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Unread post03 Feb 2012, 16:33

jeffb wrote:IMO the other thing about doing CAS from 25,000ft and/or 20 miles away apart from the excellent points made by twintwinsingle is that it's nowhere near as personal for the bad guy.

Seeing an A-10 turn in on his position is going to encourage the bad guy to think very hard about being either under cover or somewhere else. That means he won't be thinking about shooting your guys, he’ll be thinking about saving his own neck. Having a couple of 250 pound bombs go off somewhere in his vicinity will scare/blow the crap out of him to be sure but the more unpredictable the arrival of the ordinance the more likely it is that the bad guy will simply press his attack right up to point where it does.

It isn't just about killing the bad guys; it's also about putting him off enough that he loses any initiative he’s gained and is unable to press his attack. That’s why anticipation is a big deal in this sort of thing, you want the bad guy to see this coming, to give his imagination enough time to work out what’s about to happen. It's why the Germans put sirens on the Stukas - so they'd make that distinctive sound when they made their dives and everyone below would know what was coming and behave accordingly.

:2c:


Bones have been known to get low and make a lot of noise, with much the same effect.
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Unread post03 Feb 2012, 16:47

Prinz_Eugn wrote:Flight time is the major problem from altitude... targeting pods are essentially telescopes strapped to an airplane. Weather would be an issue if we were in a different environment, too.

Retiring a third of the A-10 force is a pretty reasonable idea, especially since I doubt we're going to get involved in war that would require what we have now any time soon. The F-35 will be perfectly adequate for take up the slack if it needs to. Plus, the 25mm GAU-22 will be much better than the M61.


The question is will F-35 conduct CAS in the dirt like the A-10, or from medium altitudes like current F-series tactical jets and the B-1B? It's more likely it will continue the practice of staying relatively high and using its sensors to ID and attack targets, rather than risking a very expensive jet in a low altitude gun run.

If the USAF retires enough A-10s, the the Marines should seriously think about acquiring them. A FOB runway is plenty long enough to operate them, and the Marines would put them to good use.
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Unread post03 Feb 2012, 17:01

Given the recent successful test of a laser-guided small-caliber cannon shell, I see even cannon-based CAS moving to higher altitude AND getting more accurate & effective.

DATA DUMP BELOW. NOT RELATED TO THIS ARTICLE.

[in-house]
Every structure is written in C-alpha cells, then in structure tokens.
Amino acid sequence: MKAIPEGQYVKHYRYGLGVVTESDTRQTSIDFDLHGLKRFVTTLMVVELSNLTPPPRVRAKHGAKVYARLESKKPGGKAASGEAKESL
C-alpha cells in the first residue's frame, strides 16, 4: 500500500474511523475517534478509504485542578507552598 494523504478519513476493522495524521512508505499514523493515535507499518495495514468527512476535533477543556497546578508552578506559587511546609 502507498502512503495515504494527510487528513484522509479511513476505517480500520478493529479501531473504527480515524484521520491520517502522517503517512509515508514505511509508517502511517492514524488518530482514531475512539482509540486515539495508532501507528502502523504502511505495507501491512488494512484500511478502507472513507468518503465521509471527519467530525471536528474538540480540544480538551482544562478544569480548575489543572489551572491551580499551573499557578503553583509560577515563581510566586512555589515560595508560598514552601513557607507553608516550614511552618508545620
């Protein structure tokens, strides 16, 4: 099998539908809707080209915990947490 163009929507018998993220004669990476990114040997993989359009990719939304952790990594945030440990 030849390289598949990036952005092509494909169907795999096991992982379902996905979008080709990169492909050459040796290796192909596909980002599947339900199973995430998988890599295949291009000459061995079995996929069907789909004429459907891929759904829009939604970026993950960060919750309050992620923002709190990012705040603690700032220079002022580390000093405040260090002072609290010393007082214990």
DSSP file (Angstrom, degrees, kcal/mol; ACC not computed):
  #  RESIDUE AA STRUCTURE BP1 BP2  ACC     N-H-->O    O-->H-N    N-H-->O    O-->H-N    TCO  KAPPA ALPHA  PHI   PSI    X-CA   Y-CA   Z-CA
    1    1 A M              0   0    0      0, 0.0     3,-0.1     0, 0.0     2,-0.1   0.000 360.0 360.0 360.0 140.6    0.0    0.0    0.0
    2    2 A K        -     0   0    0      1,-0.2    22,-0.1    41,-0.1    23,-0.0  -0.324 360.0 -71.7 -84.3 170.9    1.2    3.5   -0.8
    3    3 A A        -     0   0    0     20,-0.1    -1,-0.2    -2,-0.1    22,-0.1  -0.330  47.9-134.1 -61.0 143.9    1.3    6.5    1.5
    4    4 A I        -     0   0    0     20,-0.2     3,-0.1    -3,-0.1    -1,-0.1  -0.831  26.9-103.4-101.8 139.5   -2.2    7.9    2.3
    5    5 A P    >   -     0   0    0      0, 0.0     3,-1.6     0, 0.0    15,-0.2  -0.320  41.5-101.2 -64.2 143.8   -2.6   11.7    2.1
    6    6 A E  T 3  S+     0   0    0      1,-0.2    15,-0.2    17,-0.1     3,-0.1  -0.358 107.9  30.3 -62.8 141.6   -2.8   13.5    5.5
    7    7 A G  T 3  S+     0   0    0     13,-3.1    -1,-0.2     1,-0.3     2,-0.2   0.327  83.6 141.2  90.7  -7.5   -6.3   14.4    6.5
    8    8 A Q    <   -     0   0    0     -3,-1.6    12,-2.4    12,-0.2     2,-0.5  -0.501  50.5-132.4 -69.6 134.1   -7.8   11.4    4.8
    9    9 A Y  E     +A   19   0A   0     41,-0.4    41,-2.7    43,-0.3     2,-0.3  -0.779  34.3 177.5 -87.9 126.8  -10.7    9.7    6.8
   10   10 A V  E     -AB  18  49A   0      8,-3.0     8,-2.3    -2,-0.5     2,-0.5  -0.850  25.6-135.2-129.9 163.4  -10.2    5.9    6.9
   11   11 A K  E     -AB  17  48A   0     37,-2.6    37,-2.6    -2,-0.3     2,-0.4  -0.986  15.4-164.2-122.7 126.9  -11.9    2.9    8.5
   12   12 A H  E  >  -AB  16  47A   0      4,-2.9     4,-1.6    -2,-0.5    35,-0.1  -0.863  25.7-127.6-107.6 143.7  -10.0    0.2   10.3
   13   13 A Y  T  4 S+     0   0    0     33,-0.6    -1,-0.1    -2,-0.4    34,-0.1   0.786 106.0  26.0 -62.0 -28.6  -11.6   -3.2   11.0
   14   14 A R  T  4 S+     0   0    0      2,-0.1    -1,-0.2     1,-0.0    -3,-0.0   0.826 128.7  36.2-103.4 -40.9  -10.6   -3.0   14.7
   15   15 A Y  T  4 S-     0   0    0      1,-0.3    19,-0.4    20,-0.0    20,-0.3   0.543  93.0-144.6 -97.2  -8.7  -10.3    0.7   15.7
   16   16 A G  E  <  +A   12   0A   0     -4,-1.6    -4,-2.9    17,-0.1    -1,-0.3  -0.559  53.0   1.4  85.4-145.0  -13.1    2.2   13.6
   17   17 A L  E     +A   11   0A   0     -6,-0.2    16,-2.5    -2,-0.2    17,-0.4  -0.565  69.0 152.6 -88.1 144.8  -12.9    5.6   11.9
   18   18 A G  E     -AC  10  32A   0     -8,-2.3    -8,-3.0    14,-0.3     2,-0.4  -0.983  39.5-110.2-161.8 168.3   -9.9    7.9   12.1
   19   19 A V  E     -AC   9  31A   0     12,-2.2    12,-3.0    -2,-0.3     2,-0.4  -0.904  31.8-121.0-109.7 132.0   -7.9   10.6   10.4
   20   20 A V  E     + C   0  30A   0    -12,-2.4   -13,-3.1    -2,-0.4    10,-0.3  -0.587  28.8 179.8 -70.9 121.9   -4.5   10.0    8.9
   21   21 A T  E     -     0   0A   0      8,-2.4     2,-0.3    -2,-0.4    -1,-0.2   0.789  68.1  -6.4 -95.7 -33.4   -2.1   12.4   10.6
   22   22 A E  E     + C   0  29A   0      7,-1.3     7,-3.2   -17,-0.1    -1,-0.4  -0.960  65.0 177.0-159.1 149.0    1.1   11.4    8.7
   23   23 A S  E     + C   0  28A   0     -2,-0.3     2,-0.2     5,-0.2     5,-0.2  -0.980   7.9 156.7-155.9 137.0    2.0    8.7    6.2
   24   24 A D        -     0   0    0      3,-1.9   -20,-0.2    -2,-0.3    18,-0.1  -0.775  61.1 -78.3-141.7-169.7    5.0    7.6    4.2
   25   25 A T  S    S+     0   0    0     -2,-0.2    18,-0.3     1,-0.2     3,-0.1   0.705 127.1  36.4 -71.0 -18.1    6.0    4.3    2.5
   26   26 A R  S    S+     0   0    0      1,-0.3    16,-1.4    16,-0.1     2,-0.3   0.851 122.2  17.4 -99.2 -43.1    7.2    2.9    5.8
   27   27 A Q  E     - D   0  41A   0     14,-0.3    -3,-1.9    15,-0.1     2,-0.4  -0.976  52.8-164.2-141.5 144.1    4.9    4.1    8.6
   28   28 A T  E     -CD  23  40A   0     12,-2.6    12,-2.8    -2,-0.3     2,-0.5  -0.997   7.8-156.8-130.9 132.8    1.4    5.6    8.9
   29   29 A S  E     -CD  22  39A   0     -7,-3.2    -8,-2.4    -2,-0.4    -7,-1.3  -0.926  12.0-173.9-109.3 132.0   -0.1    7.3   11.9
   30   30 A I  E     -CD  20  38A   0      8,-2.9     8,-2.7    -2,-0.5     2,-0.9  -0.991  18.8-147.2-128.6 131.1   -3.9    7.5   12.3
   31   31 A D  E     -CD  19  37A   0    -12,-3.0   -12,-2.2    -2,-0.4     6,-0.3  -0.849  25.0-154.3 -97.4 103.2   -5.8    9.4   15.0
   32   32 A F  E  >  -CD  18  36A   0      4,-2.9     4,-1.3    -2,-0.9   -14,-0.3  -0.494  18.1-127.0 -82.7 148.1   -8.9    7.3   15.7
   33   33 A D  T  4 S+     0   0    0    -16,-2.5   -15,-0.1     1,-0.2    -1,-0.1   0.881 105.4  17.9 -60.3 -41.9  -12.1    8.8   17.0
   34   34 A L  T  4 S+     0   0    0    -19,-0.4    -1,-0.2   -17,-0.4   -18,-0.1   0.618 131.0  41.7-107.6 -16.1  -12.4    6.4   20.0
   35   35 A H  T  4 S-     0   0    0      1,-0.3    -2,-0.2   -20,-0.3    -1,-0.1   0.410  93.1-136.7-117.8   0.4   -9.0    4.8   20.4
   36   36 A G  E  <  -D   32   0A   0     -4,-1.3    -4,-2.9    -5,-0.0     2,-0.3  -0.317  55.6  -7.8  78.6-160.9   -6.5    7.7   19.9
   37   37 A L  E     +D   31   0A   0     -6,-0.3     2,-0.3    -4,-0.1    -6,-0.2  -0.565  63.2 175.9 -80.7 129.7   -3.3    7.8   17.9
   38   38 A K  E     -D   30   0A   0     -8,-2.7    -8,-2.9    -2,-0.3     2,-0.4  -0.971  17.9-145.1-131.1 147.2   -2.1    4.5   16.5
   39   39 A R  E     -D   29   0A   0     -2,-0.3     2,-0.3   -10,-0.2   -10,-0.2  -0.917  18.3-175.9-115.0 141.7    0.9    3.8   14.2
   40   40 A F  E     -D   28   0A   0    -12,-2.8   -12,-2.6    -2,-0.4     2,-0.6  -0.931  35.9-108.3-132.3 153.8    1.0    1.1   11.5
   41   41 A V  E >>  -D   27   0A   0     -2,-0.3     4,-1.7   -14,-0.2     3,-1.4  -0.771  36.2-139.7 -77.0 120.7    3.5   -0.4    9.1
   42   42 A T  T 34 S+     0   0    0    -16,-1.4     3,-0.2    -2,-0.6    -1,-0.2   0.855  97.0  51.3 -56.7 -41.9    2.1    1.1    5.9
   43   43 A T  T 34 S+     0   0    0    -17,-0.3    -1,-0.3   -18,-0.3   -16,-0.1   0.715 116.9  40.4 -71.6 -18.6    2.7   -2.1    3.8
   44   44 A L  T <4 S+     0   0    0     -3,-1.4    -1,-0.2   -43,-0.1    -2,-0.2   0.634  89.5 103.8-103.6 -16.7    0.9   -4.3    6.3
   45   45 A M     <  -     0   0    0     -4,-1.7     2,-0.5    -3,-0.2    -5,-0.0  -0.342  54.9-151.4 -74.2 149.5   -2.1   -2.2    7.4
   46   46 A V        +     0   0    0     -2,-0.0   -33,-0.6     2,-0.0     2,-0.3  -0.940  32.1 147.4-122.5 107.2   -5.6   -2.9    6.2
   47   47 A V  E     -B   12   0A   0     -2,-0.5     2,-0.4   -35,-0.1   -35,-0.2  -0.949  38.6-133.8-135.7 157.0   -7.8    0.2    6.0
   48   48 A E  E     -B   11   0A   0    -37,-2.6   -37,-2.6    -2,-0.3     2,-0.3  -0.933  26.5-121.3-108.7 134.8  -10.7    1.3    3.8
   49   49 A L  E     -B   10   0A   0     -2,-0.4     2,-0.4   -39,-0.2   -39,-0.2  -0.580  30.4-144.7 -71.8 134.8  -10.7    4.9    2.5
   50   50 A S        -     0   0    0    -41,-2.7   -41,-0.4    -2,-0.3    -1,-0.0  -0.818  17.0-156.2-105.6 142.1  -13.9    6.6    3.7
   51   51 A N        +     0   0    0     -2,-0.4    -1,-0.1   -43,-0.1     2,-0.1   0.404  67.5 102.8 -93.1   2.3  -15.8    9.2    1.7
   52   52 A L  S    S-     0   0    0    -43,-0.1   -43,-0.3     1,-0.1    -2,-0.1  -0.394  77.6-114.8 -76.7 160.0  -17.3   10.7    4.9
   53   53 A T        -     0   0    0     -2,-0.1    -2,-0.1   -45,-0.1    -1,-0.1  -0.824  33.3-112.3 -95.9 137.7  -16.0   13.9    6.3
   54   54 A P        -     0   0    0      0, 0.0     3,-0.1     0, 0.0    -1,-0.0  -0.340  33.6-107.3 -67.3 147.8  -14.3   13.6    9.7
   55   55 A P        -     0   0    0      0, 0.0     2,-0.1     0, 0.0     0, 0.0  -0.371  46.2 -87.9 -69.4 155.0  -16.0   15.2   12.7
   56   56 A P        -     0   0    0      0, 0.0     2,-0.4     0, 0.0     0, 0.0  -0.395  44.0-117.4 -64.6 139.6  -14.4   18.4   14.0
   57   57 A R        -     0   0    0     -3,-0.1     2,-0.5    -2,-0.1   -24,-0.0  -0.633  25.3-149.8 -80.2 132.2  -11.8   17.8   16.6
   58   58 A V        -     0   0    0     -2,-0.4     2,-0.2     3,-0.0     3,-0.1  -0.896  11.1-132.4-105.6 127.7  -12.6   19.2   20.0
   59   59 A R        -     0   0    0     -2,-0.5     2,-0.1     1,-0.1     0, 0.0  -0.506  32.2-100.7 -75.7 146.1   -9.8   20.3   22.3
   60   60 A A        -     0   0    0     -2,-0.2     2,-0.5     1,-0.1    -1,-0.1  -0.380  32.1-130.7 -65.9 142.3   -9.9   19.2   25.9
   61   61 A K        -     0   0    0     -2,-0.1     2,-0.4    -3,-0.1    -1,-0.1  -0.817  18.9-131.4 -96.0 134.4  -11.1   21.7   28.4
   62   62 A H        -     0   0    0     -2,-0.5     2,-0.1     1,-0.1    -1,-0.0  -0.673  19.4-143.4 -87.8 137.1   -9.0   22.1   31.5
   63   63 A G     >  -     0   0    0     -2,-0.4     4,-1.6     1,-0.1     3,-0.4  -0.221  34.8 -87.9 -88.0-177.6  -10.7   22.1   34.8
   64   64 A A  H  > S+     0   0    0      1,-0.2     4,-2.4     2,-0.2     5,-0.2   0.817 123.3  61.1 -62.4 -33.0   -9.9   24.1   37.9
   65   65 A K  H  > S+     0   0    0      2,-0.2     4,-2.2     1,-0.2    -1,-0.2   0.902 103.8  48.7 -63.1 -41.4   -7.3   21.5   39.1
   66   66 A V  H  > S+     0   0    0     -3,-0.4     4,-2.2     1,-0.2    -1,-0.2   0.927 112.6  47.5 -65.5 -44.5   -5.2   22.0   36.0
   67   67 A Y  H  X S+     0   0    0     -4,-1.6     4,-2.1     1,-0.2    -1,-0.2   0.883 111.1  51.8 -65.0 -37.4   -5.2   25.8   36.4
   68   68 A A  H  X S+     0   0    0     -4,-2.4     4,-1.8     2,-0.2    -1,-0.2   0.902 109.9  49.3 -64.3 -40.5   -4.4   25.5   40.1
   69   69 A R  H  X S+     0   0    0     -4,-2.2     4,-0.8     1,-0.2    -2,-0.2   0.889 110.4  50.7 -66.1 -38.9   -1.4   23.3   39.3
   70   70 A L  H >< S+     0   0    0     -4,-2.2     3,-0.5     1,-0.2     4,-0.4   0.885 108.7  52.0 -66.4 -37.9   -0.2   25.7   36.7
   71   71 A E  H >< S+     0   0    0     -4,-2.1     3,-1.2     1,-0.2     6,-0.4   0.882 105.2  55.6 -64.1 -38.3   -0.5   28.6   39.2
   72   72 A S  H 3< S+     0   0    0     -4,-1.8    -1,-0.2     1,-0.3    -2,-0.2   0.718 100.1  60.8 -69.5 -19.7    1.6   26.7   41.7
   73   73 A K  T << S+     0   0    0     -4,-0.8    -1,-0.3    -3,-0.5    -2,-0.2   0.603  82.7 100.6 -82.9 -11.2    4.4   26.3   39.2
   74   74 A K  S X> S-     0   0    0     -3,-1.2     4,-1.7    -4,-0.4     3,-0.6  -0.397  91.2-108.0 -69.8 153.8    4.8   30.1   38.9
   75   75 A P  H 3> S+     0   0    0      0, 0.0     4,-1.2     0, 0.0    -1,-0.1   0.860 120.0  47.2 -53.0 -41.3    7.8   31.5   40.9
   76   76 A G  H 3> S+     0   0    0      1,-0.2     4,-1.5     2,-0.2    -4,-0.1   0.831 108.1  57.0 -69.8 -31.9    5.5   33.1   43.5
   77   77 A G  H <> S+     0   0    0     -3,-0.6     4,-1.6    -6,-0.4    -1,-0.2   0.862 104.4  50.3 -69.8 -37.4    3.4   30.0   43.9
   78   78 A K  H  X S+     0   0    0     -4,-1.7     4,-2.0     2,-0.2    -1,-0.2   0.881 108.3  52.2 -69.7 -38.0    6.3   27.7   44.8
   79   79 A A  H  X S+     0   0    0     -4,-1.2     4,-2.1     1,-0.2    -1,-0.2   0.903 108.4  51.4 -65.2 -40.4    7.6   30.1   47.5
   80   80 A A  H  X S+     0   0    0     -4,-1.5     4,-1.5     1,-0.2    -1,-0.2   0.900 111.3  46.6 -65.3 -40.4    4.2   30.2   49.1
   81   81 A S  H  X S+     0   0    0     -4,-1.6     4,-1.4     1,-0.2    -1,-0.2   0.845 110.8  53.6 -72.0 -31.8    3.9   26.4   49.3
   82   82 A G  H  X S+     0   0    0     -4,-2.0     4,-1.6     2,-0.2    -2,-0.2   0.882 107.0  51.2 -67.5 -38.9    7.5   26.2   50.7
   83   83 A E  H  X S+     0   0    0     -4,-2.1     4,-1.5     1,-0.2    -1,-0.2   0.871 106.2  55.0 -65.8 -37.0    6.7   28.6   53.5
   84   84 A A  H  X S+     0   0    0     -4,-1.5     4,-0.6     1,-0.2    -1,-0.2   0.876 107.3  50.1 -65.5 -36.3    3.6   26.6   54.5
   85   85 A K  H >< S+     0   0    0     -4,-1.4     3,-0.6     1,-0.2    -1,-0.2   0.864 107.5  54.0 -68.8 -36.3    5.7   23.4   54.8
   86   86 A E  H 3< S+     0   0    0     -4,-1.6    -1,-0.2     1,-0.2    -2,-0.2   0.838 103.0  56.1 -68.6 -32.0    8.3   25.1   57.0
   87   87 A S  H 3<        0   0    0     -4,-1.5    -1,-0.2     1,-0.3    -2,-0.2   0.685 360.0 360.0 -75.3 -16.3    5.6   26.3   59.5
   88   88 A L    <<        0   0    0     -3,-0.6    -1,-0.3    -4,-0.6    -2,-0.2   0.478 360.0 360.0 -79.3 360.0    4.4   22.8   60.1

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Unread post03 Feb 2012, 19:28

maus92 wrote:
Prinz_Eugn wrote:...


The question is will F-35 conduct CAS in the dirt like the A-10, or from medium altitudes like current F-series tactical jets and the B-1B? It's more likely it will continue the practice of staying relatively high and using its sensors to ID and attack targets, rather than risking a very expensive jet in a low altitude gun run.

If the USAF retires enough A-10s, the the Marines should seriously think about acquiring them. A FOB runway is plenty long enough to operate them, and the Marines would put them to good use.


Probably both. They have fast jets do gun runs all the time, I believe. Risk is relative- as pointed out earlier, CAS missions often happen where you have air superiority anyway. Even then, the F-35's stealth and advanced countermeasures might even make it more survivable than an A-10 in some circumstances because it will be harder to target.

@Spudman: That would be awesome, but GAO would have a heart attack.
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Unread post03 Feb 2012, 19:42

The A-10...so ugly it's beautiful. Takes a lickin and keeps on tickin! Lets see the F-35 take a hit like than and still bring you back.

Long live the WARTHOG! TSFG
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Unread post03 Feb 2012, 21:27

jeffb wrote:IMO the other thing about doing CAS from 25,000ft and/or 20 miles away apart from the excellent points made by twintwinsingle is that it's nowhere near as personal for the bad guy.

Seeing an A-10 turn in on his position is going to encourage the bad guy to think very hard about being either under cover or somewhere else. That means he won't be thinking about shooting your guys, he’ll be thinking about saving his own neck. Having a couple of 250 pound bombs go off somewhere in his vicinity will scare/blow the crap out of him to be sure but the more unpredictable the arrival of the ordinance the more likely it is that the bad guy will simply press his attack right up to point where it does.

It isn't just about killing the bad guys; it's also about putting him off enough that he loses any initiative he’s gained and is unable to press his attack. That’s why anticipation is a big deal in this sort of thing, you want the bad guy to see this coming, to give his imagination enough time to work out what’s about to happen. It's why the Germans put sirens on the Stukas - so they'd make that distinctive sound when they made their dives and everyone below would know what was coming and behave accordingly.

:2c:


Thats what drones are for. No point in risking a pilot low and slow just to get the bad guy duck and cover. F35s will always be flying along side drones.